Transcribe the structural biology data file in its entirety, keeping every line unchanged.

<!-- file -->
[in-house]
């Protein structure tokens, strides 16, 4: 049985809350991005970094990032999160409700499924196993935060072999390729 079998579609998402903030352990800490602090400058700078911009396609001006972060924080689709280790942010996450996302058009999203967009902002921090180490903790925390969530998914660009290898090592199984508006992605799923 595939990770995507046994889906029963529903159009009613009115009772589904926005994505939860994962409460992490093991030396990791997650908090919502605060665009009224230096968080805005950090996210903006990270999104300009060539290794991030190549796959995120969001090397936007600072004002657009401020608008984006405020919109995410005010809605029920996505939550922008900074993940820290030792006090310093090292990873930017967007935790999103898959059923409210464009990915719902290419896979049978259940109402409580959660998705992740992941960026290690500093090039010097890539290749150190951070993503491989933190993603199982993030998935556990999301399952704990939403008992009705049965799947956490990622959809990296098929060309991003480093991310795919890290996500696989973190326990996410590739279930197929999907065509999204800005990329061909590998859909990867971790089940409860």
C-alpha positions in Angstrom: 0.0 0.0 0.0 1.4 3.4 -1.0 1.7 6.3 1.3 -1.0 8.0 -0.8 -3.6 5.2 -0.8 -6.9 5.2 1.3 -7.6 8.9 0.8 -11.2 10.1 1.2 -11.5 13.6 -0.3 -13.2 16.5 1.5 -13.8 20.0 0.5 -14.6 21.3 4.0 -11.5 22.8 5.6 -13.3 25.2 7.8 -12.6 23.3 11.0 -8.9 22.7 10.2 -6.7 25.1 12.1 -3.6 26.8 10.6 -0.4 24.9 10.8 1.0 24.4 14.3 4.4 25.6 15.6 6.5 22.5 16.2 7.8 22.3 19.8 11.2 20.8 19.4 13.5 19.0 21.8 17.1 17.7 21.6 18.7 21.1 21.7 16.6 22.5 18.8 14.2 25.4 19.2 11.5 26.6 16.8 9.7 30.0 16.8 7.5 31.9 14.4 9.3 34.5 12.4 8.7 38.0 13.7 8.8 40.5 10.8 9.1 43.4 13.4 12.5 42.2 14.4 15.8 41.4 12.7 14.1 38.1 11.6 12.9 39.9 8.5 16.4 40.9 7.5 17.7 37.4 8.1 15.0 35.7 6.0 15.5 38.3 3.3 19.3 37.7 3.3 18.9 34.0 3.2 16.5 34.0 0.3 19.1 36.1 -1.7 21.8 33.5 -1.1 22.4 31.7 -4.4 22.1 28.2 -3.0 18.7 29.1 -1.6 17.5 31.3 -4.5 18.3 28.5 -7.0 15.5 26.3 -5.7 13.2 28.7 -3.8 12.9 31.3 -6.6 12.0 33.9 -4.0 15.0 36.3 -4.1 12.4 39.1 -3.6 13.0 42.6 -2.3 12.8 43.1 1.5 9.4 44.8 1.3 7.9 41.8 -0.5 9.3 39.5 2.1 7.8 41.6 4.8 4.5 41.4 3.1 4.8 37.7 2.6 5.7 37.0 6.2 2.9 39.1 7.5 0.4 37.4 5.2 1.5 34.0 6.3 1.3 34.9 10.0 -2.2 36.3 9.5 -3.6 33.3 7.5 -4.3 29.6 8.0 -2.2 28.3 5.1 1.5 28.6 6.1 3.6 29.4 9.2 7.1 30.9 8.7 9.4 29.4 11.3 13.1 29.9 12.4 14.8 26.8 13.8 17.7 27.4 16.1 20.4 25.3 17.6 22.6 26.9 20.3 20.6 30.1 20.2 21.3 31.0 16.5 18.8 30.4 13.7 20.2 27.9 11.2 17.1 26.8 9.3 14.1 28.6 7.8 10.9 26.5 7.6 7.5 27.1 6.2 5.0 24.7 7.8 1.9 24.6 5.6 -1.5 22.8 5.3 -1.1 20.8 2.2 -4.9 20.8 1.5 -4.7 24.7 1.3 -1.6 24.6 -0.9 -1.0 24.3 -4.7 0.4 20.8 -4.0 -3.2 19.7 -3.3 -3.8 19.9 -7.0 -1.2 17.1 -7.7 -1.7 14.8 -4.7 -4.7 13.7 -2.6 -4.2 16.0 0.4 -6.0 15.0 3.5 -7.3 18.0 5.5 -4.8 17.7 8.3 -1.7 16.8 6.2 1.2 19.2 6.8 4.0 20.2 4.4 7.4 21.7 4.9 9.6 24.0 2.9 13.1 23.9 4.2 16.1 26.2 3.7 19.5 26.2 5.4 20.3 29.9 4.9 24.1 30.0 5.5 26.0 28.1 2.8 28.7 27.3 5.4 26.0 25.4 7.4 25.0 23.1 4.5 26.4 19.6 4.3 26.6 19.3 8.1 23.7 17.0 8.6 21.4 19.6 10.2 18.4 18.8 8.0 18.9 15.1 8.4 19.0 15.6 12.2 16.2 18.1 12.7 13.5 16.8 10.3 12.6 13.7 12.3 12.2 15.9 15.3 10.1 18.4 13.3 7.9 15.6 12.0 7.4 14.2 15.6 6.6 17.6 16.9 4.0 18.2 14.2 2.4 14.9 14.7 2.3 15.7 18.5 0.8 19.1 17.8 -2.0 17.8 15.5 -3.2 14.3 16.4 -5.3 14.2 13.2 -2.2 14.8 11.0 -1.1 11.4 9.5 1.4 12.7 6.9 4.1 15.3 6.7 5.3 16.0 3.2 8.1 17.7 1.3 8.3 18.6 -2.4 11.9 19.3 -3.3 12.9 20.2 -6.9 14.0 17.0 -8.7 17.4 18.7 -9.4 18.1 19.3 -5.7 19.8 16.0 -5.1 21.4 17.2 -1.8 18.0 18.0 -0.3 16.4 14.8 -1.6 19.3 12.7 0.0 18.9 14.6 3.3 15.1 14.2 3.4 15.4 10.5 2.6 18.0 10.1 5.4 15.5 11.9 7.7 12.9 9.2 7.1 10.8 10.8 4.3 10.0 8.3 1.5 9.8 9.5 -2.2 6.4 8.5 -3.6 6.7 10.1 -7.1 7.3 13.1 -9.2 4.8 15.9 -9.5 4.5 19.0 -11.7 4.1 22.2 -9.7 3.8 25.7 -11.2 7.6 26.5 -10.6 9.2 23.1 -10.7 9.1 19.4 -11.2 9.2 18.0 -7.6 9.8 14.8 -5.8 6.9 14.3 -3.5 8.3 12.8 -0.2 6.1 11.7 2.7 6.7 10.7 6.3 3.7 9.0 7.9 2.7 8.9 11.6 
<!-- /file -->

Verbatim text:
[in-house]
């Protein structure tokens, strides 16, 4: 049985809350991005970094990032999160409700499924196993935060072999390729 079998579609998402903030352990800490602090400058700078911009396609001006972060924080689709280790942010996450996302058009999203967009902002921090180490903790925390969530998914660009290898090592199984508006992605799923 595939990770995507046994889906029963529903159009009613009115009772589904926005994505939860994962409460992490093991030396990791997650908090919502605060665009009224230096968080805005950090996210903006990270999104300009060539290794991030190549796959995120969001090397936007600072004002657009401020608008984006405020919109995410005010809605029920996505939550922008900074993940820290030792006090310093090292990873930017967007935790999103898959059923409210464009990915719902290419896979049978259940109402409580959660998705992740992941960026290690500093090039010097890539290749150190951070993503491989933190993603199982993030998935556990999301399952704990939403008992009705049965799947956490990622959809990296098929060309991003480093991310795919890290996500696989973190326990996410590739279930197929999907065509999204800005990329061909590998859909990867971790089940409860």
C-alpha positions in Angstrom: 0.0 0.0 0.0 1.4 3.4 -1.0 1.7 6.3 1.3 -1.0 8.0 -0.8 -3.6 5.2 -0.8 -6.9 5.2 1.3 -7.6 8.9 0.8 -11.2 10.1 1.2 -11.5 13.6 -0.3 -13.2 16.5 1.5 -13.8 20.0 0.5 -14.6 21.3 4.0 -11.5 22.8 5.6 -13.3 25.2 7.8 -12.6 23.3 11.0 -8.9 22.7 10.2 -6.7 25.1 12.1 -3.6 26.8 10.6 -0.4 24.9 10.8 1.0 24.4 14.3 4.4 25.6 15.6 6.5 22.5 16.2 7.8 22.3 19.8 11.2 20.8 19.4 13.5 19.0 21.8 17.1 17.7 21.6 18.7 21.1 21.7 16.6 22.5 18.8 14.2 25.4 19.2 11.5 26.6 16.8 9.7 30.0 16.8 7.5 31.9 14.4 9.3 34.5 12.4 8.7 38.0 13.7 8.8 40.5 10.8 9.1 43.4 13.4 12.5 42.2 14.4 15.8 41.4 12.7 14.1 38.1 11.6 12.9 39.9 8.5 16.4 40.9 7.5 17.7 37.4 8.1 15.0 35.7 6.0 15.5 38.3 3.3 19.3 37.7 3.3 18.9 34.0 3.2 16.5 34.0 0.3 19.1 36.1 -1.7 21.8 33.5 -1.1 22.4 31.7 -4.4 22.1 28.2 -3.0 18.7 29.1 -1.6 17.5 31.3 -4.5 18.3 28.5 -7.0 15.5 26.3 -5.7 13.2 28.7 -3.8 12.9 31.3 -6.6 12.0 33.9 -4.0 15.0 36.3 -4.1 12.4 39.1 -3.6 13.0 42.6 -2.3 12.8 43.1 1.5 9.4 44.8 1.3 7.9 41.8 -0.5 9.3 39.5 2.1 7.8 41.6 4.8 4.5 41.4 3.1 4.8 37.7 2.6 5.7 37.0 6.2 2.9 39.1 7.5 0.4 37.4 5.2 1.5 34.0 6.3 1.3 34.9 10.0 -2.2 36.3 9.5 -3.6 33.3 7.5 -4.3 29.6 8.0 -2.2 28.3 5.1 1.5 28.6 6.1 3.6 29.4 9.2 7.1 30.9 8.7 9.4 29.4 11.3 13.1 29.9 12.4 14.8 26.8 13.8 17.7 27.4 16.1 20.4 25.3 17.6 22.6 26.9 20.3 20.6 30.1 20.2 21.3 31.0 16.5 18.8 30.4 13.7 20.2 27.9 11.2 17.1 26.8 9.3 14.1 28.6 7.8 10.9 26.5 7.6 7.5 27.1 6.2 5.0 24.7 7.8 1.9 24.6 5.6 -1.5 22.8 5.3 -1.1 20.8 2.2 -4.9 20.8 1.5 -4.7 24.7 1.3 -1.6 24.6 -0.9 -1.0 24.3 -4.7 0.4 20.8 -4.0 -3.2 19.7 -3.3 -3.8 19.9 -7.0 -1.2 17.1 -7.7 -1.7 14.8 -4.7 -4.7 13.7 -2.6 -4.2 16.0 0.4 -6.0 15.0 3.5 -7.3 18.0 5.5 -4.8 17.7 8.3 -1.7 16.8 6.2 1.2 19.2 6.8 4.0 20.2 4.4 7.4 21.7 4.9 9.6 24.0 2.9 13.1 23.9 4.2 16.1 26.2 3.7 19.5 26.2 5.4 20.3 29.9 4.9 24.1 30.0 5.5 26.0 28.1 2.8 28.7 27.3 5.4 26.0 25.4 7.4 25.0 23.1 4.5 26.4 19.6 4.3 26.6 19.3 8.1 23.7 17.0 8.6 21.4 19.6 10.2 18.4 18.8 8.0 18.9 15.1 8.4 19.0 15.6 12.2 16.2 18.1 12.7 13.5 16.8 10.3 12.6 13.7 12.3 12.2 15.9 15.3 10.1 18.4 13.3 7.9 15.6 12.0 7.4 14.2 15.6 6.6 17.6 16.9 4.0 18.2 14.2 2.4 14.9 14.7 2.3 15.7 18.5 0.8 19.1 17.8 -2.0 17.8 15.5 -3.2 14.3 16.4 -5.3 14.2 13.2 -2.2 14.8 11.0 -1.1 11.4 9.5 1.4 12.7 6.9 4.1 15.3 6.7 5.3 16.0 3.2 8.1 17.7 1.3 8.3 18.6 -2.4 11.9 19.3 -3.3 12.9 20.2 -6.9 14.0 17.0 -8.7 17.4 18.7 -9.4 18.1 19.3 -5.7 19.8 16.0 -5.1 21.4 17.2 -1.8 18.0 18.0 -0.3 16.4 14.8 -1.6 19.3 12.7 0.0 18.9 14.6 3.3 15.1 14.2 3.4 15.4 10.5 2.6 18.0 10.1 5.4 15.5 11.9 7.7 12.9 9.2 7.1 10.8 10.8 4.3 10.0 8.3 1.5 9.8 9.5 -2.2 6.4 8.5 -3.6 6.7 10.1 -7.1 7.3 13.1 -9.2 4.8 15.9 -9.5 4.5 19.0 -11.7 4.1 22.2 -9.7 3.8 25.7 -11.2 7.6 26.5 -10.6 9.2 23.1 -10.7 9.1 19.4 -11.2 9.2 18.0 -7.6 9.8 14.8 -5.8 6.9 14.3 -3.5 8.3 12.8 -0.2 6.1 11.7 2.7 6.7 10.7 6.3 3.7 9.0 7.9 2.7 8.9 11.6 